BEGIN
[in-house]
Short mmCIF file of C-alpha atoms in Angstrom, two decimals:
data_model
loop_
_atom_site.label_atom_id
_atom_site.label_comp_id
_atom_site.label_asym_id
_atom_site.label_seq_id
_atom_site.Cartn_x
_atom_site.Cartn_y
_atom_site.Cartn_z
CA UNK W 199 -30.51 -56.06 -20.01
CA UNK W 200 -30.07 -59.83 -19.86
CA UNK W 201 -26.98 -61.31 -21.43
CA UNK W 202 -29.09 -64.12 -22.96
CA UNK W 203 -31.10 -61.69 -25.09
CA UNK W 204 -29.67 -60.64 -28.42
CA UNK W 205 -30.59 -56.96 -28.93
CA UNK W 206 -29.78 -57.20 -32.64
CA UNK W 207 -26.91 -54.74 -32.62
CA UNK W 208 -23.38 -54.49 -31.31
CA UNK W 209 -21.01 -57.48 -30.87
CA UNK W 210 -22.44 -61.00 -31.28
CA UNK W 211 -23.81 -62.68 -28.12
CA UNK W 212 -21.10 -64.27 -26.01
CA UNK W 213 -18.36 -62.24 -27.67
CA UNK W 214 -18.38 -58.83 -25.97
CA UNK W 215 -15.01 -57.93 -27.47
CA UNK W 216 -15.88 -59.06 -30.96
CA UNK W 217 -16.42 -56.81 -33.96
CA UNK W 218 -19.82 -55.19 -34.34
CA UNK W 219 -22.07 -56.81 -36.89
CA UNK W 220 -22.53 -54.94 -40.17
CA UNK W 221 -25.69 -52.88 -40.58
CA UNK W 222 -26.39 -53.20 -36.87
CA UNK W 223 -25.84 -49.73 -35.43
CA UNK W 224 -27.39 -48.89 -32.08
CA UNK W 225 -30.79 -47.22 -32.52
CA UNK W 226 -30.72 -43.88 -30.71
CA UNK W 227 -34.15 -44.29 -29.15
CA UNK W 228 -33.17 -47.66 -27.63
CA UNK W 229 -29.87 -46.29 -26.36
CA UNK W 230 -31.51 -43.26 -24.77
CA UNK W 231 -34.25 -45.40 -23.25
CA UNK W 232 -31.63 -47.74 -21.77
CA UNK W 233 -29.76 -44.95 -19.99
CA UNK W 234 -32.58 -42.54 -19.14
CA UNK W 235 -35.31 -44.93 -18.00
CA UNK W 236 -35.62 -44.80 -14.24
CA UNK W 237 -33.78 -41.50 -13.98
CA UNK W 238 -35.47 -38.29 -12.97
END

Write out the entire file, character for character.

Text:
[in-house]
Short mmCIF file of C-alpha atoms in Angstrom, two decimals:
data_model
loop_
_atom_site.label_atom_id
_atom_site.label_comp_id
_atom_site.label_asym_id
_atom_site.label_seq_id
_atom_site.Cartn_x
_atom_site.Cartn_y
_atom_site.Cartn_z
CA UNK W 199 -30.51 -56.06 -20.01
CA UNK W 200 -30.07 -59.83 -19.86
CA UNK W 201 -26.98 -61.31 -21.43
CA UNK W 202 -29.09 -64.12 -22.96
CA UNK W 203 -31.10 -61.69 -25.09
CA UNK W 204 -29.67 -60.64 -28.42
CA UNK W 205 -30.59 -56.96 -28.93
CA UNK W 206 -29.78 -57.20 -32.64
CA UNK W 207 -26.91 -54.74 -32.62
CA UNK W 208 -23.38 -54.49 -31.31
CA UNK W 209 -21.01 -57.48 -30.87
CA UNK W 210 -22.44 -61.00 -31.28
CA UNK W 211 -23.81 -62.68 -28.12
CA UNK W 212 -21.10 -64.27 -26.01
CA UNK W 213 -18.36 -62.24 -27.67
CA UNK W 214 -18.38 -58.83 -25.97
CA UNK W 215 -15.01 -57.93 -27.47
CA UNK W 216 -15.88 -59.06 -30.96
CA UNK W 217 -16.42 -56.81 -33.96
CA UNK W 218 -19.82 -55.19 -34.34
CA UNK W 219 -22.07 -56.81 -36.89
CA UNK W 220 -22.53 -54.94 -40.17
CA UNK W 221 -25.69 -52.88 -40.58
CA UNK W 222 -26.39 -53.20 -36.87
CA UNK W 223 -25.84 -49.73 -35.43
CA UNK W 224 -27.39 -48.89 -32.08
CA UNK W 225 -30.79 -47.22 -32.52
CA UNK W 226 -30.72 -43.88 -30.71
CA UNK W 227 -34.15 -44.29 -29.15
CA UNK W 228 -33.17 -47.66 -27.63
CA UNK W 229 -29.87 -46.29 -26.36
CA UNK W 230 -31.51 -43.26 -24.77
CA UNK W 231 -34.25 -45.40 -23.25
CA UNK W 232 -31.63 -47.74 -21.77
CA UNK W 233 -29.76 -44.95 -19.99
CA UNK W 234 -32.58 -42.54 -19.14
CA UNK W 235 -35.31 -44.93 -18.00
CA UNK W 236 -35.62 -44.80 -14.24
CA UNK W 237 -33.78 -41.50 -13.98
CA UNK W 238 -35.47 -38.29 -12.97